Early Prints c.1615-21

Leoni experimented with making printed portraits in the period around 1615-1620, with plates that were not formally published. It seems to have been only after the election of Pope Gregory XV in February 1621 that Leoni received a papal privilege allowing him to publish his portrait prints.

Tommaso Salini

Image["Object Number P.7912-R"]

Engraving, c.1618

One of five prints of the painter Tommaso (known as Mao) Salini (1575-1625), in which Leoni was perhaps testing ways of drawing a portrait with an engraving tool. They may be Leoni's earliest engravings.

The pose recurs in two of the other prints in the group, and in a drawing dated July 1618 (Albertina, Vienna), which also includes Salini's hat at the bottom. The prints were probably based on the drawing. Leoni also painted Salini's portrait for the Academy of St Luke in Rome.

Salini was witness in the 1603 lawsuit brought by his friend and mentor Giovanni Baglione against Caravaggio. Salini's style was heavily influenced by Caravaggio. His flower paintings (praised by Baglione) were collected by Cardinal Ludovico Ludovisi.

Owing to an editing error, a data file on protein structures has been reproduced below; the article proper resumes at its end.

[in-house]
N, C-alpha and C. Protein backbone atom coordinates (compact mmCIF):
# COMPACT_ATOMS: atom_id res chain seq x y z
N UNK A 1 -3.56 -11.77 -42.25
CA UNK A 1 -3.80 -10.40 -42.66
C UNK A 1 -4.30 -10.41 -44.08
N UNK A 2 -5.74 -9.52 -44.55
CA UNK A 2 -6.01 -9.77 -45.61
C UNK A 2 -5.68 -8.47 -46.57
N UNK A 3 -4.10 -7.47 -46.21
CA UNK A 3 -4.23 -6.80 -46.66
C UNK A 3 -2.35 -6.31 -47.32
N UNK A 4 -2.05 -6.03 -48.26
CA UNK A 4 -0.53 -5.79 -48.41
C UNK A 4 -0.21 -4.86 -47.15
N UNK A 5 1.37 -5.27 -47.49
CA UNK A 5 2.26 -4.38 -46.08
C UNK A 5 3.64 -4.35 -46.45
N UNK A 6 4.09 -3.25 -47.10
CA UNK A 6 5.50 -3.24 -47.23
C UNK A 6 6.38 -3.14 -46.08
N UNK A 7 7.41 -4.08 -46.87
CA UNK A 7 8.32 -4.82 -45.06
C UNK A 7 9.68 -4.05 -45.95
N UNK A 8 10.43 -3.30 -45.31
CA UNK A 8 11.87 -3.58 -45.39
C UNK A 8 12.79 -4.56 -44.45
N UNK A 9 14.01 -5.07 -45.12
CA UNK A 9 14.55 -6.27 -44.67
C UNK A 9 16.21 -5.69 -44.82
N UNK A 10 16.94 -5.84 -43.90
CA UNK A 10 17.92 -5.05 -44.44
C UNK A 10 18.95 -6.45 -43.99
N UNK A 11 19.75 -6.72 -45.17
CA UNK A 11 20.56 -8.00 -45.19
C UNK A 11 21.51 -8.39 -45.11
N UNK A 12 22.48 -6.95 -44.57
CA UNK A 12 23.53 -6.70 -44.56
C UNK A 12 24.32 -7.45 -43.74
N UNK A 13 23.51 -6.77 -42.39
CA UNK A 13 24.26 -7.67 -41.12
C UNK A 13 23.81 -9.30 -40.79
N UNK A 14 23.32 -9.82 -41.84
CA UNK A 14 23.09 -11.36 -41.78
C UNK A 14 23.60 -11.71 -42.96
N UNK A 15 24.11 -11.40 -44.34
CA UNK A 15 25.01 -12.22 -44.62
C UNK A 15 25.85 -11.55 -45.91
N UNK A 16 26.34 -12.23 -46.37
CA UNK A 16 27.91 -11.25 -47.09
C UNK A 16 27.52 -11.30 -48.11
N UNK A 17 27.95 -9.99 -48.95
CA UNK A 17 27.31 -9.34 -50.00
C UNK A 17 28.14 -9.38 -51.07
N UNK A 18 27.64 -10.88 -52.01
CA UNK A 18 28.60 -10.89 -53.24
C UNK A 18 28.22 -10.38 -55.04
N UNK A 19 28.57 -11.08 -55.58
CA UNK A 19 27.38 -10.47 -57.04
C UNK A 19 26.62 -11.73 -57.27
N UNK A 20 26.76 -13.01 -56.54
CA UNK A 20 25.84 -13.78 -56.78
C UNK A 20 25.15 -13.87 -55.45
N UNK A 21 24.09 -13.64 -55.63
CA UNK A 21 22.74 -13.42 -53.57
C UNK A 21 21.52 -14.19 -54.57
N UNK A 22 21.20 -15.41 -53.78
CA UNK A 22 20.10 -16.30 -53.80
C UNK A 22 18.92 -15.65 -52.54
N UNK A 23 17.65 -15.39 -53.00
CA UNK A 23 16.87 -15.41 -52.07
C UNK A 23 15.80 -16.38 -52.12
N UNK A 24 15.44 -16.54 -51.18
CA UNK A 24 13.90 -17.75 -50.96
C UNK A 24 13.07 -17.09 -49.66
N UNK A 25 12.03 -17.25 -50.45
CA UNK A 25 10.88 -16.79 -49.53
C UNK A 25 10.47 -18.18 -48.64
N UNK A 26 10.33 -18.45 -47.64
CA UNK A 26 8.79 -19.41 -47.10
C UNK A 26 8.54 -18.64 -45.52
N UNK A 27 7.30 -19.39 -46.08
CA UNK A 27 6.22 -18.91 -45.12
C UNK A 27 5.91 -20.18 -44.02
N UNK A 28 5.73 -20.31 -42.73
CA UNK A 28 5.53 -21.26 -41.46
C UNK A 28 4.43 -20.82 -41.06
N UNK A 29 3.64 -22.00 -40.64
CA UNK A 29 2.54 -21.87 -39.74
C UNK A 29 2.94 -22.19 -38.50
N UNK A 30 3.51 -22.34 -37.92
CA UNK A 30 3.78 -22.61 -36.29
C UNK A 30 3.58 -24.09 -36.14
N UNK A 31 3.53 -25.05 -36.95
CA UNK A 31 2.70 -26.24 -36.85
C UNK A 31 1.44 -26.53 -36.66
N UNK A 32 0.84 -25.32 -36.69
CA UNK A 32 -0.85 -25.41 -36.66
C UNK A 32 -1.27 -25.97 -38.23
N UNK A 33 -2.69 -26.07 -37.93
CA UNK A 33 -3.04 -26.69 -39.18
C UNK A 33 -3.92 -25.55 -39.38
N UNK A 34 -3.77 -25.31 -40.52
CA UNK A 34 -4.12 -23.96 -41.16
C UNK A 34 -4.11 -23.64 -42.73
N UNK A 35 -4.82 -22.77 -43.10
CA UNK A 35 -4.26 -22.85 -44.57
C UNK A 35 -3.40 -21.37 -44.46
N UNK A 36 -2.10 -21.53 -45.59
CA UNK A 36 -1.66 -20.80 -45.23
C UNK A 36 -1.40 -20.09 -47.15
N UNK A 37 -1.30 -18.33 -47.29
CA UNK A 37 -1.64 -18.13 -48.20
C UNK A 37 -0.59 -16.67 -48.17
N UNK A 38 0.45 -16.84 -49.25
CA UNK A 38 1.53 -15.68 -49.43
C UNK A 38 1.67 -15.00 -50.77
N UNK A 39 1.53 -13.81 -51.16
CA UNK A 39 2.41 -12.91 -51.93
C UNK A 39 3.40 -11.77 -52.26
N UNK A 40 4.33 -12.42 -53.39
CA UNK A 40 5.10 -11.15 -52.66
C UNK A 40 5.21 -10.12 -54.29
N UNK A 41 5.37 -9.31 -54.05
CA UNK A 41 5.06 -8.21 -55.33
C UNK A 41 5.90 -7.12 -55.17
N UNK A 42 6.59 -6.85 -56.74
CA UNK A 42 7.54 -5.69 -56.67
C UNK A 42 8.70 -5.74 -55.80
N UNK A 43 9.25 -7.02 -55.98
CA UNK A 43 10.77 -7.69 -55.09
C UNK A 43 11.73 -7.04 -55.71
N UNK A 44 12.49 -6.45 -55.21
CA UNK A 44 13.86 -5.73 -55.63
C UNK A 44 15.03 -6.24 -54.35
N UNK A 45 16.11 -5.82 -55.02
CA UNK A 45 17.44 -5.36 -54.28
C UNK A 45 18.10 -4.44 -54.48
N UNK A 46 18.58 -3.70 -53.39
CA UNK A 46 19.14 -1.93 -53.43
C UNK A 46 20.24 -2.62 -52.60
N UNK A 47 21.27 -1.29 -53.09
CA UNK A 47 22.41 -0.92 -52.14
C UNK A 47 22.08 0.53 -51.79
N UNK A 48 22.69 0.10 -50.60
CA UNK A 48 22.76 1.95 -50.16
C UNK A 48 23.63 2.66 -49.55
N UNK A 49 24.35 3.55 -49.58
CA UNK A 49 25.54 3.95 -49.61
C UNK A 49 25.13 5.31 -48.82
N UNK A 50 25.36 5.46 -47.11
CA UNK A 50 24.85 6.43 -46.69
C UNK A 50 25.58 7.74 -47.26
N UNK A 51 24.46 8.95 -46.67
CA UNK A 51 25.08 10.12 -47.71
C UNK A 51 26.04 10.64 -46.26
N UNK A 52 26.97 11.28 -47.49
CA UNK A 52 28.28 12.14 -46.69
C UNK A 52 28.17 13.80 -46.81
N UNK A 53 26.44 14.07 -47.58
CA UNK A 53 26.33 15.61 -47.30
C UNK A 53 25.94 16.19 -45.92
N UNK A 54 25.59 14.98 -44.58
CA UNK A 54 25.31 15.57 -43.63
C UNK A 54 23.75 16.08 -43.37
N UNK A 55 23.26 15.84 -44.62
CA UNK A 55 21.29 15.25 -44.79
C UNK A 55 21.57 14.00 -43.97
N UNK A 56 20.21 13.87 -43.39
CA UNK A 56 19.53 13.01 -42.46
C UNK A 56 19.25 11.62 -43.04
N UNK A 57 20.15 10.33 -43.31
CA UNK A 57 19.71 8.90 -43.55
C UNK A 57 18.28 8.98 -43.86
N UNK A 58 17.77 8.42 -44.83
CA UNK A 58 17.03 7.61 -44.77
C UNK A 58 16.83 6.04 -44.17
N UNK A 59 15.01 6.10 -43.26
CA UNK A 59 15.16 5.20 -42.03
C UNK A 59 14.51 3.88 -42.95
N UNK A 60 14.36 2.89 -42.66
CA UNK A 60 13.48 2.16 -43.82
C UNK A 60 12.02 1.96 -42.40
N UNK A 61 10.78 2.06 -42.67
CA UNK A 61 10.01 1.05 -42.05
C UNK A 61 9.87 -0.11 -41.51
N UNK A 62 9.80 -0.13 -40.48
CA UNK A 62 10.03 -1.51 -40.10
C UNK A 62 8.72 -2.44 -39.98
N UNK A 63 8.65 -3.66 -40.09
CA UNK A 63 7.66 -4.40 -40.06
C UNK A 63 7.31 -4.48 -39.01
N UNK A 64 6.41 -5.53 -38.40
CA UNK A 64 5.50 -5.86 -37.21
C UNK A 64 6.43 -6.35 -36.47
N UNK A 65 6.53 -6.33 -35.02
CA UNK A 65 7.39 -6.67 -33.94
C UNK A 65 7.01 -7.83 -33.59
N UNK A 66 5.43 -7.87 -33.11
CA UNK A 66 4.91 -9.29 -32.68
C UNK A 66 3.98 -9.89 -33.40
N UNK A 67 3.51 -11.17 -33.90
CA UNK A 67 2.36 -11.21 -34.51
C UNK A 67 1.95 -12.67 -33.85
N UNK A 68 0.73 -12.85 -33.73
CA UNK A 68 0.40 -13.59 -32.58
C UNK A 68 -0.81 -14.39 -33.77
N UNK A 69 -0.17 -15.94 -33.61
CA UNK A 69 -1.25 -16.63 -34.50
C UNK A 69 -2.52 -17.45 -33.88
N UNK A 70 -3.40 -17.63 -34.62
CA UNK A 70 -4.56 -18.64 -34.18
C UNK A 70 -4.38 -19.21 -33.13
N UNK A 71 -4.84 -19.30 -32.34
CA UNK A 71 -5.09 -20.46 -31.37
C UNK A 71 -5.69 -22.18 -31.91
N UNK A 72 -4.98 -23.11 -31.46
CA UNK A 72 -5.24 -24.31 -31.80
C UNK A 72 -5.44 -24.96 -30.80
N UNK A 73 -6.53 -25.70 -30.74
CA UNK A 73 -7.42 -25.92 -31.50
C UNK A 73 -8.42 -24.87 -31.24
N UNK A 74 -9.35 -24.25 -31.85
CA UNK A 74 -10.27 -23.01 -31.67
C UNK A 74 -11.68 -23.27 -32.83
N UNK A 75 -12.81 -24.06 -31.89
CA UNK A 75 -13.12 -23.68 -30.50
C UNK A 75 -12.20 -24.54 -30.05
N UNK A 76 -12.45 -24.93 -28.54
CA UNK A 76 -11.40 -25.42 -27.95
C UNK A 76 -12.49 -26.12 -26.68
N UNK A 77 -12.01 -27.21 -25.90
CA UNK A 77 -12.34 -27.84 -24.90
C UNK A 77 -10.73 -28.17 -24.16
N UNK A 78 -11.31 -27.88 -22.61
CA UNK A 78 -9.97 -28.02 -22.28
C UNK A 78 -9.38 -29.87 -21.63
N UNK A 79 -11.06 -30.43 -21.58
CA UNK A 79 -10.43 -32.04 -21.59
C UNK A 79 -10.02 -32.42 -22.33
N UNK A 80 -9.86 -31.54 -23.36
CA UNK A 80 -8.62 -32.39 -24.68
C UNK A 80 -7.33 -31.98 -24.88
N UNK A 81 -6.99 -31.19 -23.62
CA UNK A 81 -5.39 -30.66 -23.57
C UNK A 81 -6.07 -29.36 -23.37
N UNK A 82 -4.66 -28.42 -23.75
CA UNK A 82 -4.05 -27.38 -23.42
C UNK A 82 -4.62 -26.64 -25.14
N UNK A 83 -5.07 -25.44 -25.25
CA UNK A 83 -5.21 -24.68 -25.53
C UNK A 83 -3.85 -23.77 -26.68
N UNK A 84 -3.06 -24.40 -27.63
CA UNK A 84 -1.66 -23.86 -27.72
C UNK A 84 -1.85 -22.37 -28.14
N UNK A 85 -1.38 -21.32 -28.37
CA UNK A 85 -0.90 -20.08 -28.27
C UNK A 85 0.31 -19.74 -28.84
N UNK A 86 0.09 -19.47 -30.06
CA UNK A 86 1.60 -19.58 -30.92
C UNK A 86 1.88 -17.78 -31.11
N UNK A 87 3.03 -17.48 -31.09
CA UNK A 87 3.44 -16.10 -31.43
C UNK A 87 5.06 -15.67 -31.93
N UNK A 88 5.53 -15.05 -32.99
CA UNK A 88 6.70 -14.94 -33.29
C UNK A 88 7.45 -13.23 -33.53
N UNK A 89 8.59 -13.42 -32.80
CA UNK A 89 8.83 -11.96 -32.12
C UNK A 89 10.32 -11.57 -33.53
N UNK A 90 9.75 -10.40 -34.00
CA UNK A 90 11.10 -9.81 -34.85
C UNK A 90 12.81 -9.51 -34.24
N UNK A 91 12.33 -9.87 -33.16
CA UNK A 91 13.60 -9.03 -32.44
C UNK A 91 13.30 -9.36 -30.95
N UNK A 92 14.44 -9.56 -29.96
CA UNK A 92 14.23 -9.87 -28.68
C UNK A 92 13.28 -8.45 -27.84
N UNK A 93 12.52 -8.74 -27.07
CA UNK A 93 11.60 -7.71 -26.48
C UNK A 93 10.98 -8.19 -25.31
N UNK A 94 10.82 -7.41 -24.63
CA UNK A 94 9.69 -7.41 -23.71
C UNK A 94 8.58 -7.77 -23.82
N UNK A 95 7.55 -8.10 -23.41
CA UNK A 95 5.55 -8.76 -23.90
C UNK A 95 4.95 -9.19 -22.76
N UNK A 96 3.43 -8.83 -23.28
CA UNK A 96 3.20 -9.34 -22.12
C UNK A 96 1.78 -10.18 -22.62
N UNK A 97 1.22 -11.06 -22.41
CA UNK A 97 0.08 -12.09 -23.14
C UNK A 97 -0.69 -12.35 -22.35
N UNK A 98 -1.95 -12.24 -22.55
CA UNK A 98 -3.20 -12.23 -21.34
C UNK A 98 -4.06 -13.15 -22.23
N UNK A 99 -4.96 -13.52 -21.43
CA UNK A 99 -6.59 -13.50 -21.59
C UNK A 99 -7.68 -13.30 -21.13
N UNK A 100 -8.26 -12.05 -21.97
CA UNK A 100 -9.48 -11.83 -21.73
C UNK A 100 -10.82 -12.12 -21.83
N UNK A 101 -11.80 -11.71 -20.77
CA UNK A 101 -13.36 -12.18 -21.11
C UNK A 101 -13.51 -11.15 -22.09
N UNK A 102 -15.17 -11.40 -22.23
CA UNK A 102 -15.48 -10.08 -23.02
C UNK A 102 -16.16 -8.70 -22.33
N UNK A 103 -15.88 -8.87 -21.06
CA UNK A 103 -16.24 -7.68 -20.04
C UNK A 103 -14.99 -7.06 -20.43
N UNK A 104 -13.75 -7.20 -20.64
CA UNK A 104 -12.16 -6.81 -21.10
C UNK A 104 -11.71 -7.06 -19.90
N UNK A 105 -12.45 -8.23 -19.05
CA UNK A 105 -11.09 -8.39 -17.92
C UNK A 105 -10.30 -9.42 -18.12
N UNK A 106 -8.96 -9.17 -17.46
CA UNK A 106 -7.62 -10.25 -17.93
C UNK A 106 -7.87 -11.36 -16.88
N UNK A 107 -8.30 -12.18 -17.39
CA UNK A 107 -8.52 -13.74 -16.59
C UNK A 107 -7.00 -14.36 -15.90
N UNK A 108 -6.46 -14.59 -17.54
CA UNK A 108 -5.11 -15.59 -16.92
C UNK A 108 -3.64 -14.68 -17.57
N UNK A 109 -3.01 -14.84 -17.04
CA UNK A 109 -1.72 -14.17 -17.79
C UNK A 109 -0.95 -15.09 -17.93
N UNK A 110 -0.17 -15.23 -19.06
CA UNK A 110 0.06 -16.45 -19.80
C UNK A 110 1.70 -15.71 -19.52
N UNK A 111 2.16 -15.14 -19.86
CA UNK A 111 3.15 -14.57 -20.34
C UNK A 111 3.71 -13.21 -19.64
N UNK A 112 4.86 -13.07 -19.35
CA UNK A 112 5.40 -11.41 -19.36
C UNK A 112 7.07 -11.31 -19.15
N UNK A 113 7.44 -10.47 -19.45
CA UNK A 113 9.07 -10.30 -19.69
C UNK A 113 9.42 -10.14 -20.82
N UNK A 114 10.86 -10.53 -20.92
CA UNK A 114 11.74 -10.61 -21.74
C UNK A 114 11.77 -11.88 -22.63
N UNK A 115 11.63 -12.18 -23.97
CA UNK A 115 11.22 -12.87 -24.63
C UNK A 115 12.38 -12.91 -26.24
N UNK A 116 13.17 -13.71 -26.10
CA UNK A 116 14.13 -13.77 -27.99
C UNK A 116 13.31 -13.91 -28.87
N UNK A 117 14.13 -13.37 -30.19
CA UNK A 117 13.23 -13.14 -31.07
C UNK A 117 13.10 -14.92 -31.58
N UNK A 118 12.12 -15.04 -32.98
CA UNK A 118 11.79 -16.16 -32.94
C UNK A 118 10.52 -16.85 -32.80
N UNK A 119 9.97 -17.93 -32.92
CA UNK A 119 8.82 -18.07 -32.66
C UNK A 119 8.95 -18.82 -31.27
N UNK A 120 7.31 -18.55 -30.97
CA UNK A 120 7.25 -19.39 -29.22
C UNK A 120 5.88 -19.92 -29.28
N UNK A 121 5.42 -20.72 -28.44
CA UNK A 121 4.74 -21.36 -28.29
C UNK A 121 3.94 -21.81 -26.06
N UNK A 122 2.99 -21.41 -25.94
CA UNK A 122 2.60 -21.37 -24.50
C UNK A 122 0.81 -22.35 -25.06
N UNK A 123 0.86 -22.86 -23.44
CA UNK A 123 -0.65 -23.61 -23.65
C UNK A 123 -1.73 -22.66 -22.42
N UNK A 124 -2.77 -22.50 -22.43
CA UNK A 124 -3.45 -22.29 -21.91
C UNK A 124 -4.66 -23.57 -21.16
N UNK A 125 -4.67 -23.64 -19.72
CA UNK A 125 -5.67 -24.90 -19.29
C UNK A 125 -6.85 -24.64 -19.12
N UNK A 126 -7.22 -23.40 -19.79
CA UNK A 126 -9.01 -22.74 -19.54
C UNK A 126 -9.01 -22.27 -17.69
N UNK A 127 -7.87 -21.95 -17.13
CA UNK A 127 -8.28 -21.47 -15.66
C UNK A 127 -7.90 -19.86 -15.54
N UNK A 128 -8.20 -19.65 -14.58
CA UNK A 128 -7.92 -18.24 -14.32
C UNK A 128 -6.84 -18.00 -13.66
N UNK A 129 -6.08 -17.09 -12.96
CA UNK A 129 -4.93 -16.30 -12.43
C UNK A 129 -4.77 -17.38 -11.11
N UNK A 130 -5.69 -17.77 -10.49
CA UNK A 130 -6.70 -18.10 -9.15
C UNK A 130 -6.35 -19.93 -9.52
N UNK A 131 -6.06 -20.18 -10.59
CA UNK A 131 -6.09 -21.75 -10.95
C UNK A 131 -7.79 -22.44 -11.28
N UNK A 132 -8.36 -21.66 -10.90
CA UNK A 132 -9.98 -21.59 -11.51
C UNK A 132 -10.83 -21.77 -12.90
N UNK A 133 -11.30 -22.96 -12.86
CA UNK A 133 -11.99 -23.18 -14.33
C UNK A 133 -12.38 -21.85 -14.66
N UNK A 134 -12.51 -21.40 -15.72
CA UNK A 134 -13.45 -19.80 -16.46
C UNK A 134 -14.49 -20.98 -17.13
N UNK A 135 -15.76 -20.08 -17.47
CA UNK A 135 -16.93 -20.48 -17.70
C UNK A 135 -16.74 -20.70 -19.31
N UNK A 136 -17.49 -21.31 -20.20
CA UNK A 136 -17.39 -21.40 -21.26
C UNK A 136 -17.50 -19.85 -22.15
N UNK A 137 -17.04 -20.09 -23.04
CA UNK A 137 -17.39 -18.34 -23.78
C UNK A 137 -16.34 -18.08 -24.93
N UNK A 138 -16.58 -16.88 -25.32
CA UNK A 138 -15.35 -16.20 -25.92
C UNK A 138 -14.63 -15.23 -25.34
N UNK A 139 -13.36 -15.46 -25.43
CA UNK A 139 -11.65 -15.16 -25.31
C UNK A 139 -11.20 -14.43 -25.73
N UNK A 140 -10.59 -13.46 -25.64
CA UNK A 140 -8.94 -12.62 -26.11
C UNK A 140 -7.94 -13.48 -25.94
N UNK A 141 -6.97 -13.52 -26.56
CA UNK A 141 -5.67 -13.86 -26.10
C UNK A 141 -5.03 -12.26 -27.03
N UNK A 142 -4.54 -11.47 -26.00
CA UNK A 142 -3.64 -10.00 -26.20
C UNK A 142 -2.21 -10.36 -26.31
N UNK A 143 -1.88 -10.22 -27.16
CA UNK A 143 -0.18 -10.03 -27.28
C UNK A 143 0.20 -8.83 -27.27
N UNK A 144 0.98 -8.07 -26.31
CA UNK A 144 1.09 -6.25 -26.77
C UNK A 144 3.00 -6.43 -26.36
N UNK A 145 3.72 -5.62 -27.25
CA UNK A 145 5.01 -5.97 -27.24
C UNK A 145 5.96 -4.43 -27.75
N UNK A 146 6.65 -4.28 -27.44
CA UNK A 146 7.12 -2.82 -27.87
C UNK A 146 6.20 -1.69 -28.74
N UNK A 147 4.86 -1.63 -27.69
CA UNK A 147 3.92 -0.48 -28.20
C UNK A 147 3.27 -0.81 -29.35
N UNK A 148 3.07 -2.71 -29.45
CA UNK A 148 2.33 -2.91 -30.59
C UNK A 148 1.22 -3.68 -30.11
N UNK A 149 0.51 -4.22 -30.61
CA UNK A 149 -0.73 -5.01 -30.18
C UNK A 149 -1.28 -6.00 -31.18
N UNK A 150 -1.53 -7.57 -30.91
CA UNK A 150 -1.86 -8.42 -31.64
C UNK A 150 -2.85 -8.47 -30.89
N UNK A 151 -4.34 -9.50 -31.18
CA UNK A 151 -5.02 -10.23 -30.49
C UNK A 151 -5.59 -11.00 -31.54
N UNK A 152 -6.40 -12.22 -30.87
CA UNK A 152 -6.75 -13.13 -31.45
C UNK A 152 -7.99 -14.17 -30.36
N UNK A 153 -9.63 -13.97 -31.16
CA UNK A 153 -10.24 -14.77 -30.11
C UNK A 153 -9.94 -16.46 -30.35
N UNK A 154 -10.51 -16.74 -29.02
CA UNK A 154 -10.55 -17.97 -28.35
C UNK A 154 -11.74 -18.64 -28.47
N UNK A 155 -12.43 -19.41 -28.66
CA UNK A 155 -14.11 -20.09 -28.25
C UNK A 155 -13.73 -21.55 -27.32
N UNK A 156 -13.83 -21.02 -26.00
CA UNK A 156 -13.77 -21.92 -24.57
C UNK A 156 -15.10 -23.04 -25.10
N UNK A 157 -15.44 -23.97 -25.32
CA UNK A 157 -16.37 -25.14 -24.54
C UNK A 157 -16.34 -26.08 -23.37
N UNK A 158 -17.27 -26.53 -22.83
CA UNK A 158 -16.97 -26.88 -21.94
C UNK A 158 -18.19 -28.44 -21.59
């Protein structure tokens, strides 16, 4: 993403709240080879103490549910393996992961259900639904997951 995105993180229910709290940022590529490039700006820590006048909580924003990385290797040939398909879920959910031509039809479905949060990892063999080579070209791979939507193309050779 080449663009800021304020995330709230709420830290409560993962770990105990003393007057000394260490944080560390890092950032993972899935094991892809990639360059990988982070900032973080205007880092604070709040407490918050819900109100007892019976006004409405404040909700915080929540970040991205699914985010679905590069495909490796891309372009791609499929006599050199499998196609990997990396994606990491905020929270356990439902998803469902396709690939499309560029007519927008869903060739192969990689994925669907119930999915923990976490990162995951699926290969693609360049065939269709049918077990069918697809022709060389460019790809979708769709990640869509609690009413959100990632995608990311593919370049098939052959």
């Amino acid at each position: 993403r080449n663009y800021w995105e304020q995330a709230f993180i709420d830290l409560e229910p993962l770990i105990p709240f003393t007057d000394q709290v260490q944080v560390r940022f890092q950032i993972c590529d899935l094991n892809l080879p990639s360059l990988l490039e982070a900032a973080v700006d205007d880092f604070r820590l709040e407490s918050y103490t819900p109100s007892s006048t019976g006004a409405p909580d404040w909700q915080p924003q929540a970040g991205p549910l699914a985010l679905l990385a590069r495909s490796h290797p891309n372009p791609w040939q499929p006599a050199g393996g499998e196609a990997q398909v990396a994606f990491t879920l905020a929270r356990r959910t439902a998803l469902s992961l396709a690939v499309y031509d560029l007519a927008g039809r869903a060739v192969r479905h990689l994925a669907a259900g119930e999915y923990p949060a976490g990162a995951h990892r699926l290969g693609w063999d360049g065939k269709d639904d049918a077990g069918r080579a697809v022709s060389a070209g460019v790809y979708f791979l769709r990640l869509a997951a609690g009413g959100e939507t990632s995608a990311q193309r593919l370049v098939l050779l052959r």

Given by John Charrington 1933


Tommaso Salini with two other studies
of heads

Image["Object Number P.7914-R"]

Engraving, c.1617-20

The portrait of Salini is close in pose and costume to a drawing of November 1620 (Metropolitan Museum of Art, New York; a less finished version is in the Biblioteca Marucelliana, Florence). The date of 1625 added in a later state of the print is probably spurious, and is only known in a posthumous edition of Leoni's prints (with numbers in the top right corner).

The head at lower right is the artist's stepdaughter Maddalena, daughter of Caterina Cucchiaroni, whom Leoni had married on 24 March 1616. The depiction is very similar to a drawing of Maddalena that Leoni made 'at night' by candlelight on 2 February 1617 (Museum of Art, Providence, Rhode Island).

Given by John Charrington 1933


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Image["Object Number P.7913-R"]

Engraving, c.1621

On Leoni's shoulder, partly hidden by a fold, is the cross of a Knight (Cavaliere) of the Cross of Christ, the order granted by Gregory XV in recompense for the portrait that Leoni painted after Gregory's election as pope on 9 February 1621 (Leoni drew his portrait the following day).